Precipitous Labor: 4 Surprising Facts You Need to Know

Precipitous Labor: What You Need to Know

precipitous labor

It’s very common to hear stories about long and hard labors. It seems like everyone loves to share their long birth stories with their pregnant friends and family. First time parents are generally more likely to have a longer labor than parents who have birthed previously. However, there are many surprising variations of normal that challenge commonly held assumptions about birth. Have you heard of precipitous labor?

What is Precipitous Labor?

Precipitous labor is defined as a labor that lasts less than three hours from the start of contractions to the birth of a baby. Most people who have had a precipitous labor describe it as an incredibly intense escalation of the normal birth process. The birth process happens very quickly and intensely in a precipitous labor.

4 Surprising Facts About Precipitous Labor

1) It’s way more common than you might think!

We hear so much about the long labor stories with first babies. However, it’s pretty rare to hear someone share the story of a short and sweet birth. Also, many of us may go into our birth experience expecting it to be very long and it is possible to be totally surprised by a very short labor!

Firstly, there aren’t a ton of great studies that examine the topic of rapid labor. However, several studies show that precipitous labor (a labor lasting under 3 hours) occurs in anywhere between 2-14% of births. This number depends on the criteria used to define precipitous labor and how the statistics are reported. A good estimate might be that it occurs in about 10% of all births. In one study, precipitous labor was actually more common than prolonged labor!

Secondly, one study noted that only about 9% of precipitous labors occurred with a first birth. Multiparous (second births and beyond) parents make up the rest of the percentage of short labors.

2) Teenage pregnancy, hypertensive disorders, and smaller babies are sometimes associated with precipitous labor.

Interestingly, one study found a strong relationship between teenage pregnancy and precipitous birth. This same study also found a strong relationship between preterm birth, low birthweight, and very rapid labor. Many of these factors are interrelated, so it makes sense that we might see a pattern that increases the changes of having a very quick birth.

Also, studies show that there is a connection between hypertensive disorders and placental abruption in relationship to precipitous labor. This is another area in which there can be many interrelated conditions.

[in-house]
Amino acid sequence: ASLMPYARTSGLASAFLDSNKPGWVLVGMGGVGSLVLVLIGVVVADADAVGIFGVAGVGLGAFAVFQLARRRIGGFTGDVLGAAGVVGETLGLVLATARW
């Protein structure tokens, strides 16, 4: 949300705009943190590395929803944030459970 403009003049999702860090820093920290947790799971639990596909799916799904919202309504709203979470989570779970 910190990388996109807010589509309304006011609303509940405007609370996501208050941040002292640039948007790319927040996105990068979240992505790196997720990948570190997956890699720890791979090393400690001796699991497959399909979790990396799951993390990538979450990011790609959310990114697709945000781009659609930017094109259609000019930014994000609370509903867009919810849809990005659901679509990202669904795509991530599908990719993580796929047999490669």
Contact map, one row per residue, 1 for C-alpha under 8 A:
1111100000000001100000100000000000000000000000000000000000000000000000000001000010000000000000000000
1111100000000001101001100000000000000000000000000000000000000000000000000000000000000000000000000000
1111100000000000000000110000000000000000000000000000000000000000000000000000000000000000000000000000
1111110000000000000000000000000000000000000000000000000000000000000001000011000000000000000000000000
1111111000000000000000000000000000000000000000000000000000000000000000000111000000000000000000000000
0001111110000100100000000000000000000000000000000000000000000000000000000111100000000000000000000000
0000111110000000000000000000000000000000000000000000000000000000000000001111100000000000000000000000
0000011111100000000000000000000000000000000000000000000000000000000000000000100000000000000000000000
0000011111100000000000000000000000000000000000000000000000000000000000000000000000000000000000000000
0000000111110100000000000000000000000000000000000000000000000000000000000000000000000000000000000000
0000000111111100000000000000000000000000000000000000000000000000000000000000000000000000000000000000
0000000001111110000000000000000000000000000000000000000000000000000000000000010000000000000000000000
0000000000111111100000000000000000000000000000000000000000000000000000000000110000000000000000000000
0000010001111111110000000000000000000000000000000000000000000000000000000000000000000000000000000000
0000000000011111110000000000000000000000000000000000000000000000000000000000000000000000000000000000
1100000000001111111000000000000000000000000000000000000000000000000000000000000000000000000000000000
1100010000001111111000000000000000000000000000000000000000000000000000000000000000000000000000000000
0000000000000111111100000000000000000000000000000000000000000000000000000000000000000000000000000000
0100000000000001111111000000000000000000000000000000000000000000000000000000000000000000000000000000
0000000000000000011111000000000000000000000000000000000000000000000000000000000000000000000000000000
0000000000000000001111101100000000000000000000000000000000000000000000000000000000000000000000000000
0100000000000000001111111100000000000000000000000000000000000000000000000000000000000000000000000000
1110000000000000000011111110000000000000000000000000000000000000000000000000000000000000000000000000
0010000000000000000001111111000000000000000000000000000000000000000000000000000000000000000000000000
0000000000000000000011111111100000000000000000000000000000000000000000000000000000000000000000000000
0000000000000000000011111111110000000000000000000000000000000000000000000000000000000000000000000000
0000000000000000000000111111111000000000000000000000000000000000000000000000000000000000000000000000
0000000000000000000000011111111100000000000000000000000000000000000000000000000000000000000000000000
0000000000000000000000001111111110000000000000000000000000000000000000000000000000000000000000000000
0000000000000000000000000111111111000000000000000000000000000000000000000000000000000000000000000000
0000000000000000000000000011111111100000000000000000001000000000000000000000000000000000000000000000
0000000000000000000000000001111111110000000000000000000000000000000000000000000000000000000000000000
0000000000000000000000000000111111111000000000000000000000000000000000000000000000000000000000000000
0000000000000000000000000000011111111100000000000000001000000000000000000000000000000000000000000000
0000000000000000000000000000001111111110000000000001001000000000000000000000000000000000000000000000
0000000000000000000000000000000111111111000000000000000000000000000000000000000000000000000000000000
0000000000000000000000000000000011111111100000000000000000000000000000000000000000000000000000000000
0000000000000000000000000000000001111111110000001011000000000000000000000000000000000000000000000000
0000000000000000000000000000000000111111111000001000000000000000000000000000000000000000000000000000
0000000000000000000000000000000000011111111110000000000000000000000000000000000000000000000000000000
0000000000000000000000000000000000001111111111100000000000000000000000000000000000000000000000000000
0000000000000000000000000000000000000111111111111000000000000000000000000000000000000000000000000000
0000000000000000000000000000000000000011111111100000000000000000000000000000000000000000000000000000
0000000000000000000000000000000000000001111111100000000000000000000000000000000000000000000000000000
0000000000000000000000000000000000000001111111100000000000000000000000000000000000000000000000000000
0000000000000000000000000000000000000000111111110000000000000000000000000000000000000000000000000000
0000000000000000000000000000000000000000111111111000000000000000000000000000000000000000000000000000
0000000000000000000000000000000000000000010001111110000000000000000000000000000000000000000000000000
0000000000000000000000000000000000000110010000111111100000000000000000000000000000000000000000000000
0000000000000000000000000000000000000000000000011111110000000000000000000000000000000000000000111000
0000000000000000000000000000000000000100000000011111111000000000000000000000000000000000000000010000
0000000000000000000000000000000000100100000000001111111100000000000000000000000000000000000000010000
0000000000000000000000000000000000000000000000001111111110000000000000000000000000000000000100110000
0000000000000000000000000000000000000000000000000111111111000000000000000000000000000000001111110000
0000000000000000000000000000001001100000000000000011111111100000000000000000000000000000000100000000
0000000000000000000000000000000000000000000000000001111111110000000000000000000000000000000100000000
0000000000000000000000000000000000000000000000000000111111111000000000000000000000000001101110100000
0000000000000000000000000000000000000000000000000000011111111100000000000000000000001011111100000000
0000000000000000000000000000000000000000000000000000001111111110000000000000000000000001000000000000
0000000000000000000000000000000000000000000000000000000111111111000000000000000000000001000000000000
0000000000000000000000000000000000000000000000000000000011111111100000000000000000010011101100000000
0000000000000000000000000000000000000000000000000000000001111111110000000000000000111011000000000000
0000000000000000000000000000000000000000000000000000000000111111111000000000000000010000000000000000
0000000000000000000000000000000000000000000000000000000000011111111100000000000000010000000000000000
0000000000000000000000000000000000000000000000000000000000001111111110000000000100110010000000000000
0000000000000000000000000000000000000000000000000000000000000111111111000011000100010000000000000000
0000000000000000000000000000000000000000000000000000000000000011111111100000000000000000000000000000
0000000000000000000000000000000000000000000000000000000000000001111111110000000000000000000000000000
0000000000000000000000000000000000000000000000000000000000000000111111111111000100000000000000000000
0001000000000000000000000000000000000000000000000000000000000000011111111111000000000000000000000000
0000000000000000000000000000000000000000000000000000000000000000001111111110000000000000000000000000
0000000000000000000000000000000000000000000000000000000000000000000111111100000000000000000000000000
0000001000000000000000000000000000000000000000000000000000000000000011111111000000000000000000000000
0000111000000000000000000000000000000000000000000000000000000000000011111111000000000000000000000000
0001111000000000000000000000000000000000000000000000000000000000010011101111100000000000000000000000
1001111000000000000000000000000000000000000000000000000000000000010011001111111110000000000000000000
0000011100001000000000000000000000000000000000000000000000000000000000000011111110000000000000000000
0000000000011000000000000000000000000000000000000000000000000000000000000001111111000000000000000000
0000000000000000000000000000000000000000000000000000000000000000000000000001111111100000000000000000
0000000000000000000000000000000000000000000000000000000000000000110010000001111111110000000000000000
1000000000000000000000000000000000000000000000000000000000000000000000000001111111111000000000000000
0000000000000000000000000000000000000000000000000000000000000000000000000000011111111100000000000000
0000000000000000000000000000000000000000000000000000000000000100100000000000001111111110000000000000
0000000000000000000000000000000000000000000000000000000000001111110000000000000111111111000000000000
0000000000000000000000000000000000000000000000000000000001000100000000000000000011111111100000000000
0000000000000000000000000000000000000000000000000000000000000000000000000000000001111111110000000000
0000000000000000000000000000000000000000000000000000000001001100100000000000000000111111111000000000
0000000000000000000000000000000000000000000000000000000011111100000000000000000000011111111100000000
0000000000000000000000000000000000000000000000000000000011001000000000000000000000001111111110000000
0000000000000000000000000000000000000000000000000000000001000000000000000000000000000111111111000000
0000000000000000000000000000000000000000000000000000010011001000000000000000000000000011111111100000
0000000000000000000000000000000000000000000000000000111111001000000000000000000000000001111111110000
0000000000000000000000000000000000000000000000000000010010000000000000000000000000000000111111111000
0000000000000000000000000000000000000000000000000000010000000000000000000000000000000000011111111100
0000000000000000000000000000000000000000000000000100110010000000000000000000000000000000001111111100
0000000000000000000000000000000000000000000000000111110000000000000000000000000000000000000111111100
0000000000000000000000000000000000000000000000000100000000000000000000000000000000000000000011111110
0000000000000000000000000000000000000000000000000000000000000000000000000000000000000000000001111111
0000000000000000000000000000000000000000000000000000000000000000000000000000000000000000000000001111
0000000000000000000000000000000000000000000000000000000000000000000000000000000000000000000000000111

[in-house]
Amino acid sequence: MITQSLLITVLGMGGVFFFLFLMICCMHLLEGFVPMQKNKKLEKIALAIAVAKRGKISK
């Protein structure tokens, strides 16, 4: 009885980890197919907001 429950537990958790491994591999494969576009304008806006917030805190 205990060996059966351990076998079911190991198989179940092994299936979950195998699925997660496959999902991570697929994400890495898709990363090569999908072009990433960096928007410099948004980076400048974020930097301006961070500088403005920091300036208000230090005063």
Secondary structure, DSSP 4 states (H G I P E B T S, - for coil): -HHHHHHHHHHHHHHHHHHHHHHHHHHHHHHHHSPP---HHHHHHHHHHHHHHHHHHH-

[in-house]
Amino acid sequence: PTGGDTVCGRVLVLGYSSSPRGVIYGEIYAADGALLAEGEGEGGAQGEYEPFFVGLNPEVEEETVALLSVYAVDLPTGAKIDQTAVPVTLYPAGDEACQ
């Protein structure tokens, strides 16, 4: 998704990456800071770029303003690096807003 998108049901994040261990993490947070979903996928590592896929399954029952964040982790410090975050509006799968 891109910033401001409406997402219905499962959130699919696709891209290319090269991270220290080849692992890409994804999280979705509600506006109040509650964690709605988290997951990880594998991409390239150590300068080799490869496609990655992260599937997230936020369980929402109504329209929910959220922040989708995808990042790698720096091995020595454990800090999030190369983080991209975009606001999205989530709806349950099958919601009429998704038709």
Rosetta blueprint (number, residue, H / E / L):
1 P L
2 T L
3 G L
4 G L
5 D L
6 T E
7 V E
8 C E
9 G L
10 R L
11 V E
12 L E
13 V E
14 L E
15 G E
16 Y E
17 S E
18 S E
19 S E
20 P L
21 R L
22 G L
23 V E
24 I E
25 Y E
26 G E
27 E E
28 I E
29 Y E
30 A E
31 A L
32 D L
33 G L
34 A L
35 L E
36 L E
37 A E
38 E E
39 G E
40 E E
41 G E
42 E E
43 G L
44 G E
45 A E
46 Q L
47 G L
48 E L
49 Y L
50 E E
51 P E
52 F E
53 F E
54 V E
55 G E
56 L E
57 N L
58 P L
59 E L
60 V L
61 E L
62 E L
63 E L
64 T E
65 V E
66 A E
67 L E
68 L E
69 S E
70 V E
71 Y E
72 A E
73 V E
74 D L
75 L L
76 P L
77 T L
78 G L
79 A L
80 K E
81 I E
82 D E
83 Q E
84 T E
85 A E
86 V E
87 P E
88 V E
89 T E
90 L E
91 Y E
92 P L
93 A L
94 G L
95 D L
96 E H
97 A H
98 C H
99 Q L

Many sources note that it’s possible that a very rapid labor can increase the risk for postpartum hemorrhage and damage to perineal tissues. But I wasn’t able to find this supported by good evidence in any study. Postpartum hemorrhage is noted as a risk in clinical observations. In fact, one of the most recent studies showed no significant difference in outcomes for the birthing parent or baby in the precipitous labor group.

3) If you have had a precipitous labor, you are more likely to birth quickly again!

If you had a very quick birth, it’s likely that you will have another! One source cites that 40% of people who had a precipitous labor went on to have a very quick birth again.

I can personally attest to this. My last two births wouldn’t technically be considered precipitous, but they moved extremely fast once active labor set in. Once you have had a very fast labor, it may be wise to prepare for that experience next time so that you aren’t caught off guard by the sudden intensity change. Also, you can use your previous experience to help plan arrangements, logistics, and support for another very rapid labor.

4) You are more likely to have a precipitous labor if you have already birthed a baby.

First time parents account for only 9% of precipitous labors. If you have had a baby before, you are much more likely to have a very quick birth. As a doula, I often see second babies follow a rapid labor pattern. Many of my clients who are having their second baby are sometimes on my radar for a very quick birth for this reason.

The Bottom Line

It’s so easy to make everything a pathology in birth. Often times, our medical system looks at anything that doesn’t follow what they consider to be textbook normal as if it is a dangerous problem. It may be that precipitous labor is just a variation of normal for some birthing people!

One observed risk of precipitous labor is postpartum hemorrhage. However, one of the hardest parts about having a very rapid labor is the extreme intensity. It can be very traumatic to have a quickly intensifying labor when you aren’t expecting that experience. It can really make you question yourself and your body’s ability to birth. A rapid labor can feel extremely overwhelming and out of control, and it can be very hard to adjust and cope with the level of intensity. These contractions tend to be hard to cope with using traditional comfort measures simply because of the strength of the process.

Also, if a person was planning on receiving an epidural, for example, there simply may not be time as the rapid labor sets on. However, rest assured that if you do find yourself in a precipitous labor, you will find your way!


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